Disco Chat is based upon native-ipfs-building-blox (opens new window), which is a great kit for getting started on building desktop IPFS applications using HTML/Javascript (Rust too if you like). If you're looking at taking some code snippets from Disco Chat for a totally different idea, I highly recommend using native-ipfs-building-blox as a base.

# Disco Chat's Journey

Disco Chat had its beginnings as a truely minimal in-browser chat application. You could set a nickname and write messages into a public channel, the backend could support multiple "rooms" but the frontend could not. This application exists today as the write-up Create a Simple Chat Application (opens new window) and a video titled IPFS: Browser Connectivity Walkthrough (opens new window). Its goal, similar to Disco Chat, was to provide developers with the scaffolding they'd need to build an in-browser chat application, or whatever else they could dream up.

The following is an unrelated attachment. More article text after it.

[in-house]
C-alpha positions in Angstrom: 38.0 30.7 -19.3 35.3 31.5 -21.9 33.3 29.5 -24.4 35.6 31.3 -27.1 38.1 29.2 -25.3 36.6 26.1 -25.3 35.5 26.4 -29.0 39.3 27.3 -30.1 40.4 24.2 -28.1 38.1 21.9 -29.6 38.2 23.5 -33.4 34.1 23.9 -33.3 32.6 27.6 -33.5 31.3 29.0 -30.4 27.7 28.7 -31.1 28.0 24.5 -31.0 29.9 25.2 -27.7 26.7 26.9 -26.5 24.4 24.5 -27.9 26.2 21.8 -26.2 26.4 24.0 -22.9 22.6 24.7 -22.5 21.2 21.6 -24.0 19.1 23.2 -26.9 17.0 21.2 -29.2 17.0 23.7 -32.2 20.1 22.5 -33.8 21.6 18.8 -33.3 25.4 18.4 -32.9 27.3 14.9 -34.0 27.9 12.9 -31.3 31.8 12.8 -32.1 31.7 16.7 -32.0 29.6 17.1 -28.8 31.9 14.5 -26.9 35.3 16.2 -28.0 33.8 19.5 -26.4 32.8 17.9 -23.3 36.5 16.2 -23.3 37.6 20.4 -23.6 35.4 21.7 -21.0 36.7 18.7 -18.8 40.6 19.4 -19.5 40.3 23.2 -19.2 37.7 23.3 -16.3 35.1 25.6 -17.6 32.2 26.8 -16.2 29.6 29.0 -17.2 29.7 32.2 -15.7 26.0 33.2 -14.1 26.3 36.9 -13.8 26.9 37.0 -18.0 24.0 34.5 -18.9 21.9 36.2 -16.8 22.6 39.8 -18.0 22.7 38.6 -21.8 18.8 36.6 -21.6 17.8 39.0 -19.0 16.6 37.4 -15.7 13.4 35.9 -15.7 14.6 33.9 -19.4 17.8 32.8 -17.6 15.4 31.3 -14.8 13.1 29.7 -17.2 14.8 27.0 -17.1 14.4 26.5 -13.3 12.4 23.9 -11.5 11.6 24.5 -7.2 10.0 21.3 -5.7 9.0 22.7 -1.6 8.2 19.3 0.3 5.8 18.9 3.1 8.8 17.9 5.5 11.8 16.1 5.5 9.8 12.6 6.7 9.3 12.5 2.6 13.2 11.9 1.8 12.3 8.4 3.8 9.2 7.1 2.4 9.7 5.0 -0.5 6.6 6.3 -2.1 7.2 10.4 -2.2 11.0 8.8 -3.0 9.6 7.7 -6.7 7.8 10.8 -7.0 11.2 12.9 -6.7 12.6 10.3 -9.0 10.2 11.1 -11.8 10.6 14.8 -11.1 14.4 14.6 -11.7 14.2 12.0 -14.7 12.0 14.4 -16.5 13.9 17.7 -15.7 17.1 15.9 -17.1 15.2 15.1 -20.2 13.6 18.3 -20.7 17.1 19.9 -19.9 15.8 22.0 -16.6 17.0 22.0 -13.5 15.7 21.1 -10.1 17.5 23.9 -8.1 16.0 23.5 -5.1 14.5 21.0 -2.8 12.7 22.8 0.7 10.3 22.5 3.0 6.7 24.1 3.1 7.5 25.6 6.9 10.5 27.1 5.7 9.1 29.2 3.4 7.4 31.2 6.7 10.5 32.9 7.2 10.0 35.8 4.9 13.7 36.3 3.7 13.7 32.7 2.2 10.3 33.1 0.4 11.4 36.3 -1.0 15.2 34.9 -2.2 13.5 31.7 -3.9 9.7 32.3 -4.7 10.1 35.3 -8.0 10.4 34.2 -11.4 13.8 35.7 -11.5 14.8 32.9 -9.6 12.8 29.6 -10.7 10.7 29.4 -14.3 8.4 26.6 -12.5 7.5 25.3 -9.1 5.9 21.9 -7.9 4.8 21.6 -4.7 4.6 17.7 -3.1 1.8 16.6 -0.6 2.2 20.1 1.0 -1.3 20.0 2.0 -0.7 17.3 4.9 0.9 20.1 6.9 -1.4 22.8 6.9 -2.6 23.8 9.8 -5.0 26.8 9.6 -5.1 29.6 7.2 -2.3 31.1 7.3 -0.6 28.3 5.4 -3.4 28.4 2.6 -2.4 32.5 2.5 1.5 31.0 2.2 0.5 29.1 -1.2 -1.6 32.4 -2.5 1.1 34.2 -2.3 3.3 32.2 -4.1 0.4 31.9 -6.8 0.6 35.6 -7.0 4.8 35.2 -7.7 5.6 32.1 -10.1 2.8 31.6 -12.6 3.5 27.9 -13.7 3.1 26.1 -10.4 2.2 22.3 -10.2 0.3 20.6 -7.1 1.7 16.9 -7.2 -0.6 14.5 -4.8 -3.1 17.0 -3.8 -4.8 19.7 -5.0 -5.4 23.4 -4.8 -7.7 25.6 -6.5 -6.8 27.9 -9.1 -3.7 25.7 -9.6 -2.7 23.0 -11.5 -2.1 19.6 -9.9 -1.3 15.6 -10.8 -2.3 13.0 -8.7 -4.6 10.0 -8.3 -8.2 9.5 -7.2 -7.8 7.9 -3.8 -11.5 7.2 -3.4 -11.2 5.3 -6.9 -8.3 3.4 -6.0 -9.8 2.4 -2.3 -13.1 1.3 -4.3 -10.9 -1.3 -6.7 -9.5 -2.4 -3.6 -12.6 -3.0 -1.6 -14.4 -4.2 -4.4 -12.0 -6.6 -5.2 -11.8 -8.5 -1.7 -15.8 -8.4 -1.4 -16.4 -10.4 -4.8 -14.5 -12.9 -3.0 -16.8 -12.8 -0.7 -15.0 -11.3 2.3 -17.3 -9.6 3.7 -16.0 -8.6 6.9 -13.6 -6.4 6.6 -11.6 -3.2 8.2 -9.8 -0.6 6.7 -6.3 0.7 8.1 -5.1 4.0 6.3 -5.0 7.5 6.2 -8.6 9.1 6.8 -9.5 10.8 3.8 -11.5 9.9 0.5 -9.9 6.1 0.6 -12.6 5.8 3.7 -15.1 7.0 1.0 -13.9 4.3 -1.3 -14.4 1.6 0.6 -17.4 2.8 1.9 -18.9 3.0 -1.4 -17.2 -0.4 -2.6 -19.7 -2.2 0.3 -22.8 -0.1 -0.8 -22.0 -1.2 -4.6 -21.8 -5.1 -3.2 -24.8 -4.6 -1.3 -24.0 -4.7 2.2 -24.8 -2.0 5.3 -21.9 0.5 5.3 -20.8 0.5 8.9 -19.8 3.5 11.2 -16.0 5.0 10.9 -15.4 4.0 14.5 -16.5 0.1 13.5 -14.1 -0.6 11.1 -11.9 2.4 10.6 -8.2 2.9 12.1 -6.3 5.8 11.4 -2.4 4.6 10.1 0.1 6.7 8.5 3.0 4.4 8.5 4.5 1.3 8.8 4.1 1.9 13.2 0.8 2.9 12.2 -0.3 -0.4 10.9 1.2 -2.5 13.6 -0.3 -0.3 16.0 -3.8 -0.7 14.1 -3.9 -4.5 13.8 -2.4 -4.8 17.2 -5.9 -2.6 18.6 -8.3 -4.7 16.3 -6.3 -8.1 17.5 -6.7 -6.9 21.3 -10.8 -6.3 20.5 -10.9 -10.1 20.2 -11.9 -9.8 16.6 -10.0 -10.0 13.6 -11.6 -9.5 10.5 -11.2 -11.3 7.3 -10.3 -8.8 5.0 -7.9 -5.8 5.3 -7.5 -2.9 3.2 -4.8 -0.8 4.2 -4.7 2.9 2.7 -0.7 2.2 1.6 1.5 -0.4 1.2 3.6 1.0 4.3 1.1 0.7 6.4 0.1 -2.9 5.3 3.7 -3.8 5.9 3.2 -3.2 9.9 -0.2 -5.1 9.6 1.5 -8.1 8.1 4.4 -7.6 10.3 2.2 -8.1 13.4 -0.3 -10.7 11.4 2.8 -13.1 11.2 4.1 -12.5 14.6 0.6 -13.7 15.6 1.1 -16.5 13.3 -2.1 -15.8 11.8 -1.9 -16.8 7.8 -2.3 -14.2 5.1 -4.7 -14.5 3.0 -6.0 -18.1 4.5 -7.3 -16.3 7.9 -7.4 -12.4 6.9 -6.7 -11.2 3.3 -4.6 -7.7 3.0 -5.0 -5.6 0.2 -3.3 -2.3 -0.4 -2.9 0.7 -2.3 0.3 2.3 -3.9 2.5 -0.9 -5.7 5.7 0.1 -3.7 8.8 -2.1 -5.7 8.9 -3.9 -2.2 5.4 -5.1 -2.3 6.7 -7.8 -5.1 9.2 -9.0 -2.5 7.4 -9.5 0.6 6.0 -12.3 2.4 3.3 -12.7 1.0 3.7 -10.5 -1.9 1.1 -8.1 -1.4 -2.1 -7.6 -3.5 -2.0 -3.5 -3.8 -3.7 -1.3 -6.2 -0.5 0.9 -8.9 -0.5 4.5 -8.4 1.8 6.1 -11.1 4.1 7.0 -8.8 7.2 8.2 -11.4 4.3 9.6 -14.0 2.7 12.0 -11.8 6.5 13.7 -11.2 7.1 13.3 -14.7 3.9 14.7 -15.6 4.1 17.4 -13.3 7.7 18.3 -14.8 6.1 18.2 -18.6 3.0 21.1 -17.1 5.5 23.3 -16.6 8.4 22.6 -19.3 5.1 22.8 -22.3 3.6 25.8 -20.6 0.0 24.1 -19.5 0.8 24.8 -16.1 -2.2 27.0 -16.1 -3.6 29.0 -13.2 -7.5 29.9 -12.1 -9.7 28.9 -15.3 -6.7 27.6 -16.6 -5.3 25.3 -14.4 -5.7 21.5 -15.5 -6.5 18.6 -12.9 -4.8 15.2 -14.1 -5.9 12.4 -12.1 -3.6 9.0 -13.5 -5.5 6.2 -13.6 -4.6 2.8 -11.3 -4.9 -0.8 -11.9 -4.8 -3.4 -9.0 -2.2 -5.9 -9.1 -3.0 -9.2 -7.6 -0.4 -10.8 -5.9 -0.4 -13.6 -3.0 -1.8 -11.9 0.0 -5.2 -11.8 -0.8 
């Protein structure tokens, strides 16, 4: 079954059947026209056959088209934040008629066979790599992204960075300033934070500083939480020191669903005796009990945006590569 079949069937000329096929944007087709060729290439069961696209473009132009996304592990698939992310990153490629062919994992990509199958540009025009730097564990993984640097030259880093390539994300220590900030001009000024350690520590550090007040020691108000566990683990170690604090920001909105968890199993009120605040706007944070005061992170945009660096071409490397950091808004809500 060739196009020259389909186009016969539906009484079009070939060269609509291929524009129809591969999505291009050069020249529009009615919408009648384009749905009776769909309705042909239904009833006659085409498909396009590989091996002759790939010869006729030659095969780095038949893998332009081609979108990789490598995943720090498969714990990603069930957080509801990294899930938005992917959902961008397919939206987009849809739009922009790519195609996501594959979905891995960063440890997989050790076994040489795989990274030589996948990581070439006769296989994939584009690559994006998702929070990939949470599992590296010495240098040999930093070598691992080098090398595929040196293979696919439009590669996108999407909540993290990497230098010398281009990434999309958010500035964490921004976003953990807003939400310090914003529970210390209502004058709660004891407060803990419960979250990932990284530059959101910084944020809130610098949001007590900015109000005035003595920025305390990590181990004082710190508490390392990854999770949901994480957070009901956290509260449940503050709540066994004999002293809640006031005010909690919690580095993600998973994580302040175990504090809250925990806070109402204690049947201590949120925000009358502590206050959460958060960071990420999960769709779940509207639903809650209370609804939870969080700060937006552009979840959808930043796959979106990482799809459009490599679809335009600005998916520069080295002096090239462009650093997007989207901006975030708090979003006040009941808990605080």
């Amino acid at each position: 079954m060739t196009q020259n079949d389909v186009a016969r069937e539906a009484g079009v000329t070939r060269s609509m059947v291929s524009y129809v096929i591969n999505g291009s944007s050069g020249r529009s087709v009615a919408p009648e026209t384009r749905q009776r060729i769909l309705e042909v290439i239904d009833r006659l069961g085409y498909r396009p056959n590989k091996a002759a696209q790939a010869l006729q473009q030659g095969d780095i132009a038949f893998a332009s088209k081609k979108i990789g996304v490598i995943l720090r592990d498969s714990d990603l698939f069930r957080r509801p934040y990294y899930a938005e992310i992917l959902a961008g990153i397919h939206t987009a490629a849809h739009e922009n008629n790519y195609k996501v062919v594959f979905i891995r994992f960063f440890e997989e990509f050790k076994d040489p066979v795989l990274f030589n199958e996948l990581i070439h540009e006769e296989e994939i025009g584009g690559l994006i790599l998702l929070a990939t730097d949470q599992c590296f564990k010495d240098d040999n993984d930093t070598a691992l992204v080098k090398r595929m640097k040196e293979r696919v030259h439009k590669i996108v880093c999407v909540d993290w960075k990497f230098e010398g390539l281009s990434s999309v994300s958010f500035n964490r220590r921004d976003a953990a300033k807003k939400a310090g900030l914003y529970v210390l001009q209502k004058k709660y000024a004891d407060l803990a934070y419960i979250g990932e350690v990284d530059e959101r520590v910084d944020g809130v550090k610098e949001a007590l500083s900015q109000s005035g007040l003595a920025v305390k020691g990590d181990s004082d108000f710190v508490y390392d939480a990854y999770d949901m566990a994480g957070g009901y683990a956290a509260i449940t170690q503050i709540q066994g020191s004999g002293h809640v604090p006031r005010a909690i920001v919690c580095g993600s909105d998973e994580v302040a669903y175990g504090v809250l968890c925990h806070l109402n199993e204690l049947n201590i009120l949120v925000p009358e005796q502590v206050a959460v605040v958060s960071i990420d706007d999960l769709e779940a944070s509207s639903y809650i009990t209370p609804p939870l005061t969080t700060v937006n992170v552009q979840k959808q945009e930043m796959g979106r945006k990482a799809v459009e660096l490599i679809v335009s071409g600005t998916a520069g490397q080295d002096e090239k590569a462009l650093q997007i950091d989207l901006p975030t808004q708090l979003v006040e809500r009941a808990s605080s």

From there Disco Chat was born! After building the framework I thought it'd be fun to make my own chat application and see what struggles are involved with it. At this point Disco Chat still worked in a browser, complete with multiple-rooms, markdown, image sharing, video sharing, emojis, multi-line text, and more! It was exciting opening up a web page that instantly connects you to a serverless chatroom with other peers.